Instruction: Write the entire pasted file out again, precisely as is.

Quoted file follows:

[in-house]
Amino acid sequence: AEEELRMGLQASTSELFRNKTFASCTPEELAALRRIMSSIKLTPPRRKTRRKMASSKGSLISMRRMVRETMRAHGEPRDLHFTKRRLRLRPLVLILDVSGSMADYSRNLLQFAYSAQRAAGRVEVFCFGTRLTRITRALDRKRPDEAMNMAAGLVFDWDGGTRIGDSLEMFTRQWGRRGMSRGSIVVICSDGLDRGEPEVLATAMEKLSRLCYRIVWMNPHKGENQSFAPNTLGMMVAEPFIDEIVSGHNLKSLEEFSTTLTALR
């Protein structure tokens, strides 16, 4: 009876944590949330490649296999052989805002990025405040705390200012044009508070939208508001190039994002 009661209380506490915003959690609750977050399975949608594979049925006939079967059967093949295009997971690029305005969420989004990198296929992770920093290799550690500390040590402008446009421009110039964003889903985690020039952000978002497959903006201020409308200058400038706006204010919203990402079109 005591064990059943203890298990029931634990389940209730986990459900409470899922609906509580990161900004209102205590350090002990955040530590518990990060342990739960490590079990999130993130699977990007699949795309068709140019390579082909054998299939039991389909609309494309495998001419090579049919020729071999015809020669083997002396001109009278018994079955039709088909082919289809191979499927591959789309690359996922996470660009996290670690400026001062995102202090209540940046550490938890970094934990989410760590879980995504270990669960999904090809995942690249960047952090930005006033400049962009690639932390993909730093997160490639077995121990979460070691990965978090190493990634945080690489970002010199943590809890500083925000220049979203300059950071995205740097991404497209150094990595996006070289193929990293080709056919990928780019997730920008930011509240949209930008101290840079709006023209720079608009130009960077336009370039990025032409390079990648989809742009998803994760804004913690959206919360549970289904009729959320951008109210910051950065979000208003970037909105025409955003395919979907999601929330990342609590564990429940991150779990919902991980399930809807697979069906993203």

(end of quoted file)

[in-house]
Amino acid sequence: AEEELRMGLQASTSELFRNKTFASCTPEELAALRRIMSSIKLTPPRRKTRRKMASSKGSLISMRRMVRETMRAHGEPRDLHFTKRRLRLRPLVLILDVSGSMADYSRNLLQFAYSAQRAAGRVEVFCFGTRLTRITRALDRKRPDEAMNMAAGLVFDWDGGTRIGDSLEMFTRQWGRRGMSRGSIVVICSDGLDRGEPEVLATAMEKLSRLCYRIVWMNPHKGENQSFAPNTLGMMVAEPFIDEIVSGHNLKSLEEFSTTLTALR
């Protein structure tokens, strides 16, 4: 009876944590949330490649296999052989805002990025405040705390200012044009508070939208508001190039994002 009661209380506490915003959690609750977050399975949608594979049925006939079967059967093949295009997971690029305005969420989004990198296929992770920093290799550690500390040590402008446009421009110039964003889903985690020039952000978002497959903006201020409308200058400038706006204010919203990402079109 005591064990059943203890298990029931634990389940209730986990459900409470899922609906509580990161900004209102205590350090002990955040530590518990990060342990739960490590079990999130993130699977990007699949795309068709140019390579082909054998299939039991389909609309494309495998001419090579049919020729071999015809020669083997002396001109009278018994079955039709088909082919289809191979499927591959789309690359996922996470660009996290670690400026001062995102202090209540940046550490938890970094934990989410760590879980995504270990669960999904090809995942690249960047952090930005006033400049962009690639932390993909730093997160490639077995121990979460070691990965978090190493990634945080690489970002010199943590809890500083925000220049979203300059950071995205740097991404497209150094990595996006070289193929990293080709056919990928780019997730920008930011509240949209930008101290840079709006023209720079608009130009960077336009370039990025032409390079990648989809742009998803994760804004913690959206919360549970289904009729959320951008109210910051950065979000208003970037909105025409955003395919979907999601929330990342609590564990429940991150779990919902991980399930809807697979069906993203």